- Skateboarding is practicable at any place and time, but also highly economical.
- Skateboarding can help you lose belly fat. It involves exercises for the lumbar region and abdomen and stabilizes the spine. It also increases the balance and efficiency of movements, which is critical for any sport.
Skateboarding vs Running
Whether you’re walking in a park or find yourself on a college campus, you’re very likely to see many skateboarders and runners. While shorts and running shoes are still the runners’ basic equipment, skateboards have evolved – most notably into the longboard.
The longboard has become extremely popular among mature skateboarders. This is because they prioritize the softer ride over the standard trick skateboard.
- While running is more likely to burn more calories, skateboarding (and longboarding) is used as a means of transportation.
- Overall, running is a better exercise, but you’ll use kinetic energy better when skateboarding. And it is better in terms of minimizing impacts to joints.
- If you’re running on a treadmill, you can only do it at home. Conversely, you can skateboard at any place and any time.
- You can set a treadmill at a constant speed, but in skateboarding, it’s a different speed and a different pace at a time. By moving at a random speed, you’ll burn more calories than treadmill exercise.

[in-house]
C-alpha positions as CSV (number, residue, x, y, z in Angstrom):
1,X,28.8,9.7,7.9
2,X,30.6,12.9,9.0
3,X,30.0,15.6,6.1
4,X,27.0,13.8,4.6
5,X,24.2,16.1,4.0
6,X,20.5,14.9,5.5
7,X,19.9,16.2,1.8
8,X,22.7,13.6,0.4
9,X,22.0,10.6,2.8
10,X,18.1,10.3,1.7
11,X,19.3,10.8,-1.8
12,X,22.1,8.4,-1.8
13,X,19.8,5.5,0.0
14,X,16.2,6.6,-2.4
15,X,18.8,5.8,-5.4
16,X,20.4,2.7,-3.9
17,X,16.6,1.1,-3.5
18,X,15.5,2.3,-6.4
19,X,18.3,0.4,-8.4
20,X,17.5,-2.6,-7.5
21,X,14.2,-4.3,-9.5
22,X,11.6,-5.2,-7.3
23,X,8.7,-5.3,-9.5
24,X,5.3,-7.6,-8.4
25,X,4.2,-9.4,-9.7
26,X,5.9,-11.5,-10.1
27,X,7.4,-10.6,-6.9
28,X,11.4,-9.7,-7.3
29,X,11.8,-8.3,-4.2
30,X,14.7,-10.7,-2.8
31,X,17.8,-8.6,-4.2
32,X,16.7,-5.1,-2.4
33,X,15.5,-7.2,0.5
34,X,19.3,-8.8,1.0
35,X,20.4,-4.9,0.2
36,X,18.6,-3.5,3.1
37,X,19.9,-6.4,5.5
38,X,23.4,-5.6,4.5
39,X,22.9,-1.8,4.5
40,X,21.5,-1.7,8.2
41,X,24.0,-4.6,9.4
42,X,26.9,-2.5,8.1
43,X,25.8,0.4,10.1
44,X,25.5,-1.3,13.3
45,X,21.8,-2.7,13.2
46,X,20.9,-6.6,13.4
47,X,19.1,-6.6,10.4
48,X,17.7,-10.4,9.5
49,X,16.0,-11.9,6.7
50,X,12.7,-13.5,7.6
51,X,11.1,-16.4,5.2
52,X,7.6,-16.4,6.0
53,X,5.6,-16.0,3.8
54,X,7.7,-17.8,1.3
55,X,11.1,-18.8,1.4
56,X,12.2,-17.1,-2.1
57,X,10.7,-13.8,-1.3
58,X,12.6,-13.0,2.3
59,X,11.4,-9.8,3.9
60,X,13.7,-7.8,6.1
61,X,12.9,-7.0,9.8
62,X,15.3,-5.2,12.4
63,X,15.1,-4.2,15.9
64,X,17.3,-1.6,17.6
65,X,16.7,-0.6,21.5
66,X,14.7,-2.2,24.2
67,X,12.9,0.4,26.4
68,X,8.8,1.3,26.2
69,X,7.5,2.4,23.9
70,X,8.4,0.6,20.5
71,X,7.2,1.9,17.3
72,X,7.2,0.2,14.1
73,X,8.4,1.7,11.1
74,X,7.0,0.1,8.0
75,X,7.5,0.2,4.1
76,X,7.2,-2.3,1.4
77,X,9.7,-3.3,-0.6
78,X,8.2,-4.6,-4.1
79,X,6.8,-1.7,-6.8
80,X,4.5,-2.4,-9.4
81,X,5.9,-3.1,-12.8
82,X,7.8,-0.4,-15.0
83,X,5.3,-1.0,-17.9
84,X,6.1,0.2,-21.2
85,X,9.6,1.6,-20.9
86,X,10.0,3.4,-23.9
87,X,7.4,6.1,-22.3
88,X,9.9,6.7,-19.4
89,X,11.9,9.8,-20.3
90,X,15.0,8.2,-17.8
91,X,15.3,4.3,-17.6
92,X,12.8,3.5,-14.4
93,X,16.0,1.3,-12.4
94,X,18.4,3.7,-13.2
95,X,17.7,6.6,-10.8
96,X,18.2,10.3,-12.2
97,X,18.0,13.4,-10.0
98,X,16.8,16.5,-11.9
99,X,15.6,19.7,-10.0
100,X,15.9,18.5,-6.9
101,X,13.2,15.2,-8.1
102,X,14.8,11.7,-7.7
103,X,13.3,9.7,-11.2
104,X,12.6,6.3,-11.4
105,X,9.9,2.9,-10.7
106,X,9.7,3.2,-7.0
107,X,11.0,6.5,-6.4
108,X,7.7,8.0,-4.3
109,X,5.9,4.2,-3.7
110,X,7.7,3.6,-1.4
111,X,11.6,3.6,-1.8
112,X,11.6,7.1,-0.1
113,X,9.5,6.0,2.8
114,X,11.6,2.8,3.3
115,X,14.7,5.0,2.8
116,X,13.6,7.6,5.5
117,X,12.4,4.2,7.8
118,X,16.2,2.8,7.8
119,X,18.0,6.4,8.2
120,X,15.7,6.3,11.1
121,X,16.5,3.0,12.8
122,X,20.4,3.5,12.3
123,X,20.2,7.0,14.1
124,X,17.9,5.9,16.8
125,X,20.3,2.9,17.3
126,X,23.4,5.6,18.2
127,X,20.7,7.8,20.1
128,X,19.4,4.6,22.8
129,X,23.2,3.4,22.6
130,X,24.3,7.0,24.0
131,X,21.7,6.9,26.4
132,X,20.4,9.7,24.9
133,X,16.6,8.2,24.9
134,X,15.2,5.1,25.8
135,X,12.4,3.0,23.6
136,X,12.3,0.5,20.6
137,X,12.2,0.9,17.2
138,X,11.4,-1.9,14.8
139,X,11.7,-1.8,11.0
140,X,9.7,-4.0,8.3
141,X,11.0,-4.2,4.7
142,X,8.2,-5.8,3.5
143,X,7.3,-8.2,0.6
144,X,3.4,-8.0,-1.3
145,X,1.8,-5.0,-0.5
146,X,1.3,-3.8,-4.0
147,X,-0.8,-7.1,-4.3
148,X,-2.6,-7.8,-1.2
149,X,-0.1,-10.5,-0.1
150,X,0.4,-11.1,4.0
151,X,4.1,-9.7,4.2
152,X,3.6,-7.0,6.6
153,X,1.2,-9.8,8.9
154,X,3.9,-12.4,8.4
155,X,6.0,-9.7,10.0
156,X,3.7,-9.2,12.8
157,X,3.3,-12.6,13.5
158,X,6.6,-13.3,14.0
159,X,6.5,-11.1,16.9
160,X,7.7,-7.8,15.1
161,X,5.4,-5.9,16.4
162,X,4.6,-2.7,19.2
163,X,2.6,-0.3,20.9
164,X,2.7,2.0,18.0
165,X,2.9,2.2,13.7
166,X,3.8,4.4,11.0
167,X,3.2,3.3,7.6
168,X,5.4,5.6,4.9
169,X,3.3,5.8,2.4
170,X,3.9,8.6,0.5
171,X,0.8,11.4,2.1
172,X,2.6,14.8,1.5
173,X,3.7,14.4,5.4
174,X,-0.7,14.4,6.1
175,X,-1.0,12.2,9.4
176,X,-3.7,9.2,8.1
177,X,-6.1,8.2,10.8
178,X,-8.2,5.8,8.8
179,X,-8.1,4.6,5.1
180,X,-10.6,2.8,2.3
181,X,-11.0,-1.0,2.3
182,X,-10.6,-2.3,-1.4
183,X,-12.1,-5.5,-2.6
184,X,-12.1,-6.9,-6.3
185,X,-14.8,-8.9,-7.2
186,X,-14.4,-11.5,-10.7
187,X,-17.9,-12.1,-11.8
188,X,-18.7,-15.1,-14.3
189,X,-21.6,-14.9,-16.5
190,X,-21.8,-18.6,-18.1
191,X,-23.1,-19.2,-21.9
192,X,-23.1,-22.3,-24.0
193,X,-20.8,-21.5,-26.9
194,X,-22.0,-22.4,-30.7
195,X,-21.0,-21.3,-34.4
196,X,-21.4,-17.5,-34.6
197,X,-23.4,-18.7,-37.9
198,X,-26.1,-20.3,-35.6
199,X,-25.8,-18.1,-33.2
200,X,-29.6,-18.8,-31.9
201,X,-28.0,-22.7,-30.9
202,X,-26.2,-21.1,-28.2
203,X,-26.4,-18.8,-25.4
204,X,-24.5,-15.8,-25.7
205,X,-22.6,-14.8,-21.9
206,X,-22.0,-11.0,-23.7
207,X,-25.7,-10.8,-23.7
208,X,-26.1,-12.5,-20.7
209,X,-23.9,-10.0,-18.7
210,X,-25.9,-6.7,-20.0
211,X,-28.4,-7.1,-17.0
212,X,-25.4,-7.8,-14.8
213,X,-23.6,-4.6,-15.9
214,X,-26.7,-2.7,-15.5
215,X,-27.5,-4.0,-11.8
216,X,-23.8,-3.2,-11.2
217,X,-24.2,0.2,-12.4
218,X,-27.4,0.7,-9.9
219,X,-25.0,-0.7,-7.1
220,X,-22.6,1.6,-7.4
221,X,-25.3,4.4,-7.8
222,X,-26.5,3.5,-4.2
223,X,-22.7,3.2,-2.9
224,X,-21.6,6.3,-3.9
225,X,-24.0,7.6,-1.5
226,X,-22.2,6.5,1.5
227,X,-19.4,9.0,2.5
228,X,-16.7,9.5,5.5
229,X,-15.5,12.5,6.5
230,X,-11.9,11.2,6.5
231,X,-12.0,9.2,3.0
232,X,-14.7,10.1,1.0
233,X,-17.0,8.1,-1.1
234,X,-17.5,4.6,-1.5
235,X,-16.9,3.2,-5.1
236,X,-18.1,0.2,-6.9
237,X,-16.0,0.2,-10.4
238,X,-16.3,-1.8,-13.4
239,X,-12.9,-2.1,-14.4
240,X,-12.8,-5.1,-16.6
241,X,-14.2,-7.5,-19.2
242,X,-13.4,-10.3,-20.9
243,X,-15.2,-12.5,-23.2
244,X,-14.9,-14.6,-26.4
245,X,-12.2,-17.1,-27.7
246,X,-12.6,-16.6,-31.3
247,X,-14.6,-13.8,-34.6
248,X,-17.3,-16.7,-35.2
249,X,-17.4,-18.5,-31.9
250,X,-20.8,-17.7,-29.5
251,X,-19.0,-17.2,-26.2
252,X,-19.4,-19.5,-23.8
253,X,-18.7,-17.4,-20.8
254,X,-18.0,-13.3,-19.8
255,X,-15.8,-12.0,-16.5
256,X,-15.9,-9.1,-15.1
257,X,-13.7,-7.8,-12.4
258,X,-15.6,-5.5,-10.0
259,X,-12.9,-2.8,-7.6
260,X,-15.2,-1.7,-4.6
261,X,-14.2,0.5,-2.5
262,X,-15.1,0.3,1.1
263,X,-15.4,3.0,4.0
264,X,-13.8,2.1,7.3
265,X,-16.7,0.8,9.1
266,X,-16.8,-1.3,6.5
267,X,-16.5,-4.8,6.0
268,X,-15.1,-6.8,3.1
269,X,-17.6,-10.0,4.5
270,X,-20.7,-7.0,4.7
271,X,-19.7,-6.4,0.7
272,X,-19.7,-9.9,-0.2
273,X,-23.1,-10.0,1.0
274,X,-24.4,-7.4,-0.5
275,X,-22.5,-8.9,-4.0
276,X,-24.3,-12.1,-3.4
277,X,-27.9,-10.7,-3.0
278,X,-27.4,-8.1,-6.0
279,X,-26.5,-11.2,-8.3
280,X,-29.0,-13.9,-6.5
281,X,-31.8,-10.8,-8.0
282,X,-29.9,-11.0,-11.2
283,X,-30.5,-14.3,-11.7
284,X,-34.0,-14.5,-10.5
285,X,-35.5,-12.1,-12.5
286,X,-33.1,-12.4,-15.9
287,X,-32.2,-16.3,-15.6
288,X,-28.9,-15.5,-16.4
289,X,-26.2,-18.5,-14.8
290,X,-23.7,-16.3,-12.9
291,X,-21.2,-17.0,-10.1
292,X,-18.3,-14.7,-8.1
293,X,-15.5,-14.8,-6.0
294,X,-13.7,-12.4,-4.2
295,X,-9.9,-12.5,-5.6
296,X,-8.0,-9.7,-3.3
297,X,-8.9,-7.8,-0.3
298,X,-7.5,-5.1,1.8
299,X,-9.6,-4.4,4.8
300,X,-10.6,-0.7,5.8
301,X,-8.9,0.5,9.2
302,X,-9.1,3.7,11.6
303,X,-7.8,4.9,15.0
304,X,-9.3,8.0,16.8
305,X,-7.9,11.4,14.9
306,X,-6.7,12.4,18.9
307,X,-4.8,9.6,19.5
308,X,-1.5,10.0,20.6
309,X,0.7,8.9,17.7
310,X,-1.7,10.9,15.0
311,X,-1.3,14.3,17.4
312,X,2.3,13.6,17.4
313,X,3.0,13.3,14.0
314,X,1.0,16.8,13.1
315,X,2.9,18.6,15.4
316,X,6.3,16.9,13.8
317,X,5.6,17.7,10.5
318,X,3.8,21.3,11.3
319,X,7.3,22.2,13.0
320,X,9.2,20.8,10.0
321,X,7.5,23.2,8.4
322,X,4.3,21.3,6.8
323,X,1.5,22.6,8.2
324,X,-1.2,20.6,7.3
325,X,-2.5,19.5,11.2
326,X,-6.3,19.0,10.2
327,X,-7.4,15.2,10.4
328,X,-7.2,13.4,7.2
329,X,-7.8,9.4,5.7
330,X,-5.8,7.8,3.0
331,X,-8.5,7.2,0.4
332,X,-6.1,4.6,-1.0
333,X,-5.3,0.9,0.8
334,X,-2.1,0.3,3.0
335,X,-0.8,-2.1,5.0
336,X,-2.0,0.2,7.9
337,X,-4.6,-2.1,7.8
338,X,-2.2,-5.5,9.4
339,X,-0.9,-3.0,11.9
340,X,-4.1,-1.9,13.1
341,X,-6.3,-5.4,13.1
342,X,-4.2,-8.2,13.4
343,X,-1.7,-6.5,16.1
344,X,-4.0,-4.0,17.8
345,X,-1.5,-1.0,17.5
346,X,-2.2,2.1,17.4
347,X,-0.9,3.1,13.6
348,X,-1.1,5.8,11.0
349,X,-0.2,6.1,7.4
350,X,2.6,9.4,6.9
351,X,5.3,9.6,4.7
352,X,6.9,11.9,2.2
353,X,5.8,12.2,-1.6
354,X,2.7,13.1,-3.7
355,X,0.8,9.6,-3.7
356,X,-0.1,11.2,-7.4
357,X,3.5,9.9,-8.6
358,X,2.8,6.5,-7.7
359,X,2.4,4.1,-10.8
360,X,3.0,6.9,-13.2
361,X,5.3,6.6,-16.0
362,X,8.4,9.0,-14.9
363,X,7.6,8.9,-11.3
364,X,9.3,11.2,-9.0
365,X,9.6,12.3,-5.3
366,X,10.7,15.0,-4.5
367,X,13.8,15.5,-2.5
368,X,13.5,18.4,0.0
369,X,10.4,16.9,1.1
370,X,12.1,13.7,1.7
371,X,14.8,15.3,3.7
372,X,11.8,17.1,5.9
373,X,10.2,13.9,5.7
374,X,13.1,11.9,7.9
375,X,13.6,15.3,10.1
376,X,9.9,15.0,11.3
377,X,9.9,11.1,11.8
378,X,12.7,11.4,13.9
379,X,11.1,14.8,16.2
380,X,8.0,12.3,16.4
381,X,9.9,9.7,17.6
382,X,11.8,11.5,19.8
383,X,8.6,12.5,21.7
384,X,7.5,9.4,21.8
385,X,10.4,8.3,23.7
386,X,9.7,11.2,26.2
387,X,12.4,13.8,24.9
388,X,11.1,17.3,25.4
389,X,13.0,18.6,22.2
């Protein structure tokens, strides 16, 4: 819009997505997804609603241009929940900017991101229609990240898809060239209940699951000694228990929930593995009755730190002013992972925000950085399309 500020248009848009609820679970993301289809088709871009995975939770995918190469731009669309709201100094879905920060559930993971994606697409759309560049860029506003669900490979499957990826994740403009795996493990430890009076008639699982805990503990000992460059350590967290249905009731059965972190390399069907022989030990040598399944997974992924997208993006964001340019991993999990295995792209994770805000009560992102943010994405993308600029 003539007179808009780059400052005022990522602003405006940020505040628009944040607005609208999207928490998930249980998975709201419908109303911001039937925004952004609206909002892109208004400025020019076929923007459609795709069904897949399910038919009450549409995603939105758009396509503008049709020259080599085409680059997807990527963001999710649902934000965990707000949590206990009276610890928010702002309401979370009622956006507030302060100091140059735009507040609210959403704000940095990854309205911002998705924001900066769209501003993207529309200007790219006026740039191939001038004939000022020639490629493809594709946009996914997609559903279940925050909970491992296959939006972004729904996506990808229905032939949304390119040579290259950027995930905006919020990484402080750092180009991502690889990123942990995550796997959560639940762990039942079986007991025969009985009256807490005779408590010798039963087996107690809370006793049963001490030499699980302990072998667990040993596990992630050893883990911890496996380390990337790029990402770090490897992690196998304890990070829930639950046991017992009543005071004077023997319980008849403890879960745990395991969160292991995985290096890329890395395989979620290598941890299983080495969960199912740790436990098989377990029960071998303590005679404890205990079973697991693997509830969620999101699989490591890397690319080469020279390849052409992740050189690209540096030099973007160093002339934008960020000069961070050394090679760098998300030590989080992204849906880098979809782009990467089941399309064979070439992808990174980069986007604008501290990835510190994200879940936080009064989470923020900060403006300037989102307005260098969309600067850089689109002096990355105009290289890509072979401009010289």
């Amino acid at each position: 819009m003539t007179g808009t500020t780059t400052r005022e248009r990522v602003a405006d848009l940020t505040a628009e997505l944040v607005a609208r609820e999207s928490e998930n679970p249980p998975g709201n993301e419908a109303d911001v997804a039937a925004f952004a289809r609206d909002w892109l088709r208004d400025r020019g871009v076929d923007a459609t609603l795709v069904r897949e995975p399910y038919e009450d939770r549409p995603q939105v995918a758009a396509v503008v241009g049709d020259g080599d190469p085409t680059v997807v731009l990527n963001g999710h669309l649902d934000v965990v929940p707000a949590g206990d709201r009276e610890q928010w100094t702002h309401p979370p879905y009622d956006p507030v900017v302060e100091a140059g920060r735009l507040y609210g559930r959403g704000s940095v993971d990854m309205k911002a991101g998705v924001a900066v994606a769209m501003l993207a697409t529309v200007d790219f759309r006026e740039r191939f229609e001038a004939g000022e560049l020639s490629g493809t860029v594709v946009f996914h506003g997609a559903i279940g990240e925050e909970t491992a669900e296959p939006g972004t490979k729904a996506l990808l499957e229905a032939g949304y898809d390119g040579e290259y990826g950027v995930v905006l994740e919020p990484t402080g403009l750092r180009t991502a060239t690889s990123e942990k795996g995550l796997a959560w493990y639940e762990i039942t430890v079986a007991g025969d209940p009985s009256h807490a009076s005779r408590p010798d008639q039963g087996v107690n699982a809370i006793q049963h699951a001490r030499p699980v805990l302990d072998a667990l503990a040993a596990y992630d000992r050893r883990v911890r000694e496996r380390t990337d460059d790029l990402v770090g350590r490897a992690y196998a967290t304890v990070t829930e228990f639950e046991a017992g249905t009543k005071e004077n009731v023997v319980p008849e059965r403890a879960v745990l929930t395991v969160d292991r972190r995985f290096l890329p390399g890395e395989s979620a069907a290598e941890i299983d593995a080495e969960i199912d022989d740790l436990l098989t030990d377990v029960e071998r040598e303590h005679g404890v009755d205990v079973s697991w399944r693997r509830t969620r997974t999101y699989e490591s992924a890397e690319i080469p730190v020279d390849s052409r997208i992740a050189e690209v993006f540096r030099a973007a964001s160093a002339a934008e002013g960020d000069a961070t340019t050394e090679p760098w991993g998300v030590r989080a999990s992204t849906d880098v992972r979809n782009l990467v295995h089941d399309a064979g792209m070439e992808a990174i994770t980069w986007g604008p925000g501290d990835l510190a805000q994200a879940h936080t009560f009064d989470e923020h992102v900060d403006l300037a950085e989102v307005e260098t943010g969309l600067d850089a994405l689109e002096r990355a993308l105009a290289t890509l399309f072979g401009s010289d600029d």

Both skateboarding and running are great exercises. We do give preference to skateboarding in this article but do not imply that running is worthless. Both running and skateboarding can help you lose weight and stay fit.
Pros and Cons of Running and Skateboarding
Pros of Running
- Highly efficient means of burning calories (7 calories per minute) if you’re looking to lose weight.
- Inexpensive and extremely practical activity – you need only running shoes.
- You can practice it on your own. But if you aim to become a serious runner, you should consult with a trainer.
Cons of Running
- The high-impact nature of running. As you run, your entire body weight comes down upon the ground with significant force. If you have weak bones or joints – around the ankle, knee, or hip, in particular, you should consider a lower-impact form of exercise.